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  •  I hope you are snarking because as much as I (2+ / 0-)
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    ColoTim, Cofit

    despise Kristol he does have the right to say whatever the hell he wants in this country.

    A PBS mind in a Fox News World | -1.75/-4.00

    by Crookshanks on Tue Dec 02, 2008 at 01:14:28 PM PST

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    •  Not as founding member of PNAC (2+ / 0-)
      Recommended by:
      erratic, synductive99

      in my opinion.

      •  I wasn't aware of a think-tank exception to the (2+ / 0-)
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        milkbone, Cofit

        1st amendment.  Could you point it out for me?

        A PBS mind in a Fox News World | -1.75/-4.00

        by Crookshanks on Tue Dec 02, 2008 at 01:17:16 PM PST

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        •  Deliberately lying to the public (2+ / 0-)
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          erratic, synductive99

          as an insider to the master plan is a crime, not free speech.  

          •  I remember from my Comm Law class (2+ / 0-)
            Recommended by:
            erratic, BigAlinWashSt

            that there have been times in US history when speech has been censored when it is found to undermine a US military effort, I think when it has revealed classified information or used blatantly false information.

            Interestingly, I don't think anybody has ever had speech censored or been prosecuted for supporting the government's actions by exaggerating or lying about the reason's behind the government's actions.

            This is all hypothetical, but it is fascinating to think about from a legal perspective.

            Could a public figure be prosecuted for supporting the government if the government was found to not be telling the complete truth, whether purposely or not? I seriously doubt it.

            What I aim for: no personal insults, no snark

            by StanMO on Tue Dec 02, 2008 at 01:47:36 PM PST

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      •  Even if he's the Grand Kleagle of the KKK (4+ / 0-)
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        Simplify, ColoTim, Crookshanks, Cofit

        he still has the right to say what he wants.

        If someone decides he can't speak anymore, then next week it might be your turn to not be allowed to speak.

        Hige sceal þe heardra, heorte þe cenre, mod sceal þe mare, þe ure mægen lytlað

        by milkbone on Tue Dec 02, 2008 at 01:19:48 PM PST

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        •  it's not that simple (2+ / 0-)
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          BigAlinWashSt, polar bear

          For example, the President has no First Amendment right to go on TV and announce to the people of America that there are WMDs in Iraq.  Not when he knows that this is not true.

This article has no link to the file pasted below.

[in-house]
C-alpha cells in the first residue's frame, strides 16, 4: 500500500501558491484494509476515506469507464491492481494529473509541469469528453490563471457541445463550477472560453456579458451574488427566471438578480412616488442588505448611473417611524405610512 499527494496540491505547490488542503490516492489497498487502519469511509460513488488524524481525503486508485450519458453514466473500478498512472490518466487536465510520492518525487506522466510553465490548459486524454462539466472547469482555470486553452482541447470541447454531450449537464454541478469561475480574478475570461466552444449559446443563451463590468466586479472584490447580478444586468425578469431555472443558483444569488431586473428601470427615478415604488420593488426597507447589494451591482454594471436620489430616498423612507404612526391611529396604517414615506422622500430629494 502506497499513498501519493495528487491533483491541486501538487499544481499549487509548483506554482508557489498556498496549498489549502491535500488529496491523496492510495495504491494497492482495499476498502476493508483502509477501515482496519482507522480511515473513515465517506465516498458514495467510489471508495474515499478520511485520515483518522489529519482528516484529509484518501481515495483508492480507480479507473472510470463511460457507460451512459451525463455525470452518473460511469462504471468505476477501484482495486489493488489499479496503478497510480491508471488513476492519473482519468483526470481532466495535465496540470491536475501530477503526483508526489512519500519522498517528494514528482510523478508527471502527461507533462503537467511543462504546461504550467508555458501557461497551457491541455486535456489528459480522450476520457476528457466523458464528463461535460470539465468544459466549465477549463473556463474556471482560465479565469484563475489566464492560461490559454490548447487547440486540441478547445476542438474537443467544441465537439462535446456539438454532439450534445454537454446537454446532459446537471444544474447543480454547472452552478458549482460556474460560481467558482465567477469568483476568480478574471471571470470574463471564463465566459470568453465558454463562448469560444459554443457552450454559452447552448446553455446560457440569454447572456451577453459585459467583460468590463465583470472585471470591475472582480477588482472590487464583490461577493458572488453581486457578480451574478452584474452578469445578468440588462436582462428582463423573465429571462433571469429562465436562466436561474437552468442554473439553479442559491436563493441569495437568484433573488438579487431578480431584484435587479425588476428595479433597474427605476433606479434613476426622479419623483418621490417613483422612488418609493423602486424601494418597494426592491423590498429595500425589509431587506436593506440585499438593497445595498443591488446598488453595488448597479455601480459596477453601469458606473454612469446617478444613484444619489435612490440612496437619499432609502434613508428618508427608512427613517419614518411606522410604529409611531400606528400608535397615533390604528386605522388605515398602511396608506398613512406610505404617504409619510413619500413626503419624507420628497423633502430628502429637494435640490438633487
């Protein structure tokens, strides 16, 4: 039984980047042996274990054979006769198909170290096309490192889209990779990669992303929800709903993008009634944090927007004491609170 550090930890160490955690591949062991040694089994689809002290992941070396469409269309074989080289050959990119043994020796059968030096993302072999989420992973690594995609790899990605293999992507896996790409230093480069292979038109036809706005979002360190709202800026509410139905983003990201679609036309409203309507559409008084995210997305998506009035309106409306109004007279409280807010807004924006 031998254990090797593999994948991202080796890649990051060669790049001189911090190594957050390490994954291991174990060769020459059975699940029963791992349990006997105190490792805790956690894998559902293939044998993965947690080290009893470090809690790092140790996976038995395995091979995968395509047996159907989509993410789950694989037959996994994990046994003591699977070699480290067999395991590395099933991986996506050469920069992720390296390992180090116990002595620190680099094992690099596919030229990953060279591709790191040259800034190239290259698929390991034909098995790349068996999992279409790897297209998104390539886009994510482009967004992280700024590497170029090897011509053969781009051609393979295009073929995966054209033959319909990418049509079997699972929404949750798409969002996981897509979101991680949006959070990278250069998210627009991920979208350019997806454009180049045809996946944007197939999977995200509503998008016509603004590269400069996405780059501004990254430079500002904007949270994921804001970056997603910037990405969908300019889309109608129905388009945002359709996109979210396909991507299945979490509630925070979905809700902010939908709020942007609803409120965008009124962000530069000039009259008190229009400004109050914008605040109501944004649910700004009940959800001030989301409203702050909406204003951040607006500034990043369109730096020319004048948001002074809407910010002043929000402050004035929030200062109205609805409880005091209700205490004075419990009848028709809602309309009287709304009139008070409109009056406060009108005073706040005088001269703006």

My two-part plan for raising $700 billion. 1) Reinstate the inheritance tax. 2) Send Dick Cheney on a hunting trip with 700 billionaires.

          by RickD on Tue Dec 02, 2008 at 10:02:46 PM PST

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    •  I always appreciate it when people are able to (3+ / 0-)
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      erratic, ColoTim, incognita

      stand up for those with whom they disagree. It displays the positive effect of a robust democratic society.

      "I disapprove of what you say, but I will defend to the death your right to say it" - Voltaire (???)

      What I aim for: no personal insults, no snark

      by StanMO on Tue Dec 02, 2008 at 01:52:25 PM PST

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    •  the First Amendment (2+ / 0-)
      Recommended by:
      BigAlinWashSt, polar bear

      does not grant an unfettered right to say anything at any time.

      For example, there is no First Amendment right to shout "fire" in a crowded theater.

      Threats are also not protected by the First Amendment, nor are incitements to crime nor "fighting words".

      That's really not the point here, though.  The government is legally bound to speak truthfully to the American public.  By deliberately lying, the government committed a high crime, and people like Kristol could certainly be indicted as co-conspirators.

      My two-part plan for raising $700 billion. 1) Reinstate the inheritance tax. 2) Send Dick Cheney on a hunting trip with 700 billionaires.

      by RickD on Tue Dec 02, 2008 at 10:01:18 PM PST

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    •  Agree and disagree (1+ / 0-)
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      Cofit

      I agree regarding protecting the First Amendment rights of people. I should, however, note that there are cases (and I am not sure if they should apply to the current US situation) where the media has been held accountable for atrocities it sparked. Rwanda is a more recent example. When does advocacy of violence (as we get from people like Bill O'Reilly and Ann Coulter) become responsible for violence carried out? Obviously the link has to be pretty direct, like in Rwanda. First Amendment rights should be protected until someone's speech directly sparks real violence against others.

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